Hello Everyone, I am a recent owner of a 1927 Dr. Coupe. My first model T and oldest car I have ever owned. It has been sitting up a long time but sometimes in the past it has been painted, new top with a repo seat cover and new whitewall tires. Other than that it is original as they come. I have been trying to learn how to maintain and get the car roadworthy. I am an aircraft mechanic by trade and understand instructions and procedures and consider myself a fairly good mechanic. I have looked at the rear end dope and it seems to be fresh without and signs of babbitt. Do not know if thrust washers have been replaced. Topped it off with 600 weight. Adjusted the bands, stops and goes like it should, I think. It seems to be a little shaky when you take off in first and reverse but shifts out smooth. One of my issues is the #3 sparkplug looks like its running lean, clean as new, the others are gray but the car does not smoke or seem to burn oil. Is this normal? I have tightened up the manifolds. It idles well but seems to be popping/missing at any other setting. I did get it out on the highway and I think something is wrong with the engine. I have put in new fuel without alcohol and pulled the bowl off and is getting good fuel flow, cleaned the coil box. They are plastic and I noticed where they are put together they have gaps at the bottom. The plugs are Champion X’s but the electrode is an angled piece instead of a wire. I have looked but cannot find anything like it on the internet. I probably have many more questions but if I can get her running correctly than I can move on from there. Thanks and if anyone knows someone in the Central to North Alabama region I sure would like to talk with them.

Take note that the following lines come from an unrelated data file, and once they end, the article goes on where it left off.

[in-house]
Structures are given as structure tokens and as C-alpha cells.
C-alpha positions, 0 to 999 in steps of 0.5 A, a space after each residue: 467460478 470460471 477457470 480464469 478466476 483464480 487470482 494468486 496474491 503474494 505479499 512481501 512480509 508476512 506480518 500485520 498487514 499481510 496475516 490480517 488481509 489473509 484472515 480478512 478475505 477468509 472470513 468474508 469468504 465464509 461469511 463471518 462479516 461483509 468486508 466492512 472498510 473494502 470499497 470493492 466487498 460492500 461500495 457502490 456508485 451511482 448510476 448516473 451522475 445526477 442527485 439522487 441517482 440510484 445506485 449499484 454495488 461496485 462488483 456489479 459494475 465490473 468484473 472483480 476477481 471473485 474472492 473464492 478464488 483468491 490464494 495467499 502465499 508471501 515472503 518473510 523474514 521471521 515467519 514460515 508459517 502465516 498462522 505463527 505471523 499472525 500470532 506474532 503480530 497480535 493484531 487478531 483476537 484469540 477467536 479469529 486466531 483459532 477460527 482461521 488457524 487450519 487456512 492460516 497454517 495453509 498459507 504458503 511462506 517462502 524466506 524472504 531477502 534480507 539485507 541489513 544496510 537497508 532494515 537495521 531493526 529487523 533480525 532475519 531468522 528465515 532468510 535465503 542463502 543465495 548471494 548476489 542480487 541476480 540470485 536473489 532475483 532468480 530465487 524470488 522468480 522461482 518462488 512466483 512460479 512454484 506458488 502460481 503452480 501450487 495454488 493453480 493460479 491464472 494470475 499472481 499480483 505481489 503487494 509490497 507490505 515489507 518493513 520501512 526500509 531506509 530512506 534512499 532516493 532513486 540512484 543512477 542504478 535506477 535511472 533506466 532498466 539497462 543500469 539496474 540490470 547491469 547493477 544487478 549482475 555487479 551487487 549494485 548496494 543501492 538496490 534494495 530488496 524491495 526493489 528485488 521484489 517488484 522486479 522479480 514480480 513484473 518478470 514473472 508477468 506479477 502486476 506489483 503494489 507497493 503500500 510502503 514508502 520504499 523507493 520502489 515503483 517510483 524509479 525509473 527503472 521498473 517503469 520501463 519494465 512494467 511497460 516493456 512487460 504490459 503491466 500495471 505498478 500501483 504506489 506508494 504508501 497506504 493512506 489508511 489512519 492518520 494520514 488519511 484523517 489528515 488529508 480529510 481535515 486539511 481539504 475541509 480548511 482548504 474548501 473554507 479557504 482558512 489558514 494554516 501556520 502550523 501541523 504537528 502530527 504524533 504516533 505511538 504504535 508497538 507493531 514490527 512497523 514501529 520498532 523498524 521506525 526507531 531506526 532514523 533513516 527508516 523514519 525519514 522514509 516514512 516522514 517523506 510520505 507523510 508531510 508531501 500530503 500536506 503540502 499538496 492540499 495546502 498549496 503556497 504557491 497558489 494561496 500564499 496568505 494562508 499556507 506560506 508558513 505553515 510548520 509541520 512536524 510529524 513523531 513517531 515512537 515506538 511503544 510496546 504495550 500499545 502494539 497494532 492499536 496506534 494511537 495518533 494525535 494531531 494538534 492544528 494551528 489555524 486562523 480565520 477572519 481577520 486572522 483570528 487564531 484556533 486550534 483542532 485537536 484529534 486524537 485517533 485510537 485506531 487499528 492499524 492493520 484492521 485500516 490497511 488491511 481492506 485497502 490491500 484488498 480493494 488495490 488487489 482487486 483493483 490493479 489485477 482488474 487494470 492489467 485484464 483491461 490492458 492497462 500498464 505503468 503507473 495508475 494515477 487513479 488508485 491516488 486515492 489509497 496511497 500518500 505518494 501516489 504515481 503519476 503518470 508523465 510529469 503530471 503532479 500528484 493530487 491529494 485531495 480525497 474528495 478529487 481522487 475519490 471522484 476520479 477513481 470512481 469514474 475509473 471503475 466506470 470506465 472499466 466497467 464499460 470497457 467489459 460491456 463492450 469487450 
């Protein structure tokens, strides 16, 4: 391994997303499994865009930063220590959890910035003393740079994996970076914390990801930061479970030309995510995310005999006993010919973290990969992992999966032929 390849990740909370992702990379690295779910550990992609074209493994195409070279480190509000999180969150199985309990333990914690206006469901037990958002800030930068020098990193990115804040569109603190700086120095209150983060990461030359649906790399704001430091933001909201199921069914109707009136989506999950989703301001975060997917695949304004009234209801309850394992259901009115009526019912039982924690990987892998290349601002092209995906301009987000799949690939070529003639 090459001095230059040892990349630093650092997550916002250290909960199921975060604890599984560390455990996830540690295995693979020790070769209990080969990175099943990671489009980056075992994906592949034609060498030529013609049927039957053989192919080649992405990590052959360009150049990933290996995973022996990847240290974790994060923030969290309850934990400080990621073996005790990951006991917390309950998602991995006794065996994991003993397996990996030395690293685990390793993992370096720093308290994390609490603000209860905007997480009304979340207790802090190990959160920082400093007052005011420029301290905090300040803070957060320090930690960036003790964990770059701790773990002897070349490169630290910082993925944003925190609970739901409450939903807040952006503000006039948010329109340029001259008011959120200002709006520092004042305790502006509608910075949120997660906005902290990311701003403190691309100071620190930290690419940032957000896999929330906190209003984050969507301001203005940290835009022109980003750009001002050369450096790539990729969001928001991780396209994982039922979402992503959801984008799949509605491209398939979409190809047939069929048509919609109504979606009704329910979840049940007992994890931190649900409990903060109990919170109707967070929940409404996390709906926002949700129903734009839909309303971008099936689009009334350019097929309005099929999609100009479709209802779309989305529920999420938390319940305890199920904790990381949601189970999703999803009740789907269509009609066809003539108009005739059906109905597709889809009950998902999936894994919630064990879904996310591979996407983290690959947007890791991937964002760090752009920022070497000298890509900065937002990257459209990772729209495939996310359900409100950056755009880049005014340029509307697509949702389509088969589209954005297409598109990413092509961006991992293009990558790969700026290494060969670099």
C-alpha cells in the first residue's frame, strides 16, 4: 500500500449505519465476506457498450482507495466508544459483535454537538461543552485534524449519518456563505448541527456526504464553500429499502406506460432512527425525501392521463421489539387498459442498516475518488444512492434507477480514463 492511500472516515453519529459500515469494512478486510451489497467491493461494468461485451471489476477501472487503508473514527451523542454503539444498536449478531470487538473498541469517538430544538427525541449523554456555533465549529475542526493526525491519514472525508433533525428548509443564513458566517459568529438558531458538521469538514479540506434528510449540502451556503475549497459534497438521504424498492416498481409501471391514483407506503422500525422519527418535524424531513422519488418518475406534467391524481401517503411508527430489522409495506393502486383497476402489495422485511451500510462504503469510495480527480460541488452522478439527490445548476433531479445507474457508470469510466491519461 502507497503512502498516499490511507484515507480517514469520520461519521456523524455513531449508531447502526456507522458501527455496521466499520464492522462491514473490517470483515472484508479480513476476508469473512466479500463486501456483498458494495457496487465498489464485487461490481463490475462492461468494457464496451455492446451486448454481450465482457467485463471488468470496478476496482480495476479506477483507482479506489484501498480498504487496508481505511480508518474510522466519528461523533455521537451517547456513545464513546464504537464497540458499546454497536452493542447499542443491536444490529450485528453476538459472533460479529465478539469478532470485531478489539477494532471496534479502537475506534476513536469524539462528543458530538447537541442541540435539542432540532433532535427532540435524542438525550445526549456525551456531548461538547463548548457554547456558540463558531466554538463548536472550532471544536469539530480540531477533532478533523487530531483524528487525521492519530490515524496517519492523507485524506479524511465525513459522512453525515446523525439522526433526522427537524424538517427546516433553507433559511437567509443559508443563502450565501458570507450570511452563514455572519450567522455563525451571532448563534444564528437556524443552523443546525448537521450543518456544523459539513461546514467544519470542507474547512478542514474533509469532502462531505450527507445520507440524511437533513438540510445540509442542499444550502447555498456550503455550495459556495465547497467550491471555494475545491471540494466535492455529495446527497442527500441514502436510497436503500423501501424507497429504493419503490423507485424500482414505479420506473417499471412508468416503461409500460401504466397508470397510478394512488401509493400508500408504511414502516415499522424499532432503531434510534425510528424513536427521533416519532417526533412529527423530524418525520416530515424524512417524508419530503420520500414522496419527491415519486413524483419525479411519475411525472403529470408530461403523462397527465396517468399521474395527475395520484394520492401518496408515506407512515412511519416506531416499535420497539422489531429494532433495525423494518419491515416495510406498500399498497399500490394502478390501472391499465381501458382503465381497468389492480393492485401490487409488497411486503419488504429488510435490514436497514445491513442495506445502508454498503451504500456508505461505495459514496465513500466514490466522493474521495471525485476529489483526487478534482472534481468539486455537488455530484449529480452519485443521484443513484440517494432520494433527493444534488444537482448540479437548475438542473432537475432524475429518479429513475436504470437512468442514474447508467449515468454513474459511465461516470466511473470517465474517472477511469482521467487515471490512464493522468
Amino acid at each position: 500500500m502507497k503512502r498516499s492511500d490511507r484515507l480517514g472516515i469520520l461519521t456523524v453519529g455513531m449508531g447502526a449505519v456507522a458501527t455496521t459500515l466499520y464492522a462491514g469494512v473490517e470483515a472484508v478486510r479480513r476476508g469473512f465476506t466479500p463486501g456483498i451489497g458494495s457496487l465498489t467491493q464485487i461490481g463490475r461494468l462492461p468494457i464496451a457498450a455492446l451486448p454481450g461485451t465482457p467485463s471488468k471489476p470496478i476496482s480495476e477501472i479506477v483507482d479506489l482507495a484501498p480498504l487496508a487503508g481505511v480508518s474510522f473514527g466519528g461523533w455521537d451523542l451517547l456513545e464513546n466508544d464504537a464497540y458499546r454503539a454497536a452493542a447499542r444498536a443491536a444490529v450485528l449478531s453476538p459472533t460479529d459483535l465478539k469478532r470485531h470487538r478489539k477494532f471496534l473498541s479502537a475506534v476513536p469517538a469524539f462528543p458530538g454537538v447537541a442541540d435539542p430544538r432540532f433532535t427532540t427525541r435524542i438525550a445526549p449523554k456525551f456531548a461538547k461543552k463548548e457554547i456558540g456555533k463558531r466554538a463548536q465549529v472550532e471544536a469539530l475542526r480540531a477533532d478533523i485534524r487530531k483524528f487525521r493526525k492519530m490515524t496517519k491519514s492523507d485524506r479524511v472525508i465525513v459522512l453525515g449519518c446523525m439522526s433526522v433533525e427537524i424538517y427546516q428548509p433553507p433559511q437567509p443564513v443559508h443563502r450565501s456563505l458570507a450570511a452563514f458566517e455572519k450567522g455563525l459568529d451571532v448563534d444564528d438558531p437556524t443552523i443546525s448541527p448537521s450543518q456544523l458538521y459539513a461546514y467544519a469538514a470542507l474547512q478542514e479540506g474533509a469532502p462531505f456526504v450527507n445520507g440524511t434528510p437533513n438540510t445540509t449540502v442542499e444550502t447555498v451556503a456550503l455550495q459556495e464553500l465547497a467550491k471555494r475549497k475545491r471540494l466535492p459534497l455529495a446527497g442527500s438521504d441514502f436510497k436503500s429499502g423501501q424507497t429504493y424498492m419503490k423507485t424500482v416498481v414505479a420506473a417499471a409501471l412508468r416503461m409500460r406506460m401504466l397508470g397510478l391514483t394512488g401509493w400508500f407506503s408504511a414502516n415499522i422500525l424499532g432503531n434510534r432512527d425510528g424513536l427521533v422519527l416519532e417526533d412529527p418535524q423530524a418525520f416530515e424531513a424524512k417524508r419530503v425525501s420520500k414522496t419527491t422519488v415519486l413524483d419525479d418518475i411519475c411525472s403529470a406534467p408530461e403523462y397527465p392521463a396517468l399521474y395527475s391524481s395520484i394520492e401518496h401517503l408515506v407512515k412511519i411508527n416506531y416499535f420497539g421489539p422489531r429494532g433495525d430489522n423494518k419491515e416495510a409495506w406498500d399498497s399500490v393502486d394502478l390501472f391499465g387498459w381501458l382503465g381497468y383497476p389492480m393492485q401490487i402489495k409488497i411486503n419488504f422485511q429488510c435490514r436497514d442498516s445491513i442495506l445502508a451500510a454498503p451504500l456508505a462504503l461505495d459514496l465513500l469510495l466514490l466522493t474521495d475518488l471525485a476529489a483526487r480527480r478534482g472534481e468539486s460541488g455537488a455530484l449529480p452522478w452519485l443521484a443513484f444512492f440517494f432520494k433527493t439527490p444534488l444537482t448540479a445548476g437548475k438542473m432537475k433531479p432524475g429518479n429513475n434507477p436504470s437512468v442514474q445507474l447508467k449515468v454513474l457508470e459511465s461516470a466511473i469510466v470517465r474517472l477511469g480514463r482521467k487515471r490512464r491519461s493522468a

Try hour #3 coil in another position. If the misfire moves with the coil, your coil is at fault. Do a compression test. All cylinders should have nearly the same compression. If #3 is low that could be your problem. Maybe a sticking valve which closes at idle, but sticks open at high speed. Very unlikely to have poor fuel flow to only one cylinder because both #3 and #4 use the same manifold port. You could also have a problem with the timer. Clean up the timer and be sure that no wires are grounded at the timer or between the timer and the coil box.
Hope you find the problem soon
My quick test, is to lay a screw driver across the top of a good cylinder and bring it down to the head to get a good spark. Then do the some process on the weak cylinder.
You should see a big difference.
Then start working my way back to the timer.
You will find the problem.
If water is leaking into the #3 cylinder it would clean the top of the piston and the spark plug. That may be something you need to check. With the plug out look in and see if the top of the piston is clean.
I just pulled the plugs out after about 15 minute run. The #3 plug was like the others but I looked in the cylinder and looks like the intake valve was clean looking. What do yall think? Maybe a head gasket, the others were all black looking. Thanks
I'd do a compression test on all four cylinders, even if it wasn't misfiring.
I always do that on an antique, when I first buy them.
This will help ID a valve issue.
Do not forget to consider a vacuum leak. Tightening the manifold won't help if the manifold to block rings are bad; when I bought my '27, they were and so was the exhaust manifold. It ran quite similar to the way that you describe.
Steven: Dan Hatch here. I am in Trussville Al, near B'ham. I have parts and work on cars. Pm me if you want to. Dan
Thanks to everyone for help, Real Work is getting in the way of my fun work. I will try to be back on it next week and report back with progress.
Here's a page about your plugs: http://dauntlessgeezer.com/DG95.html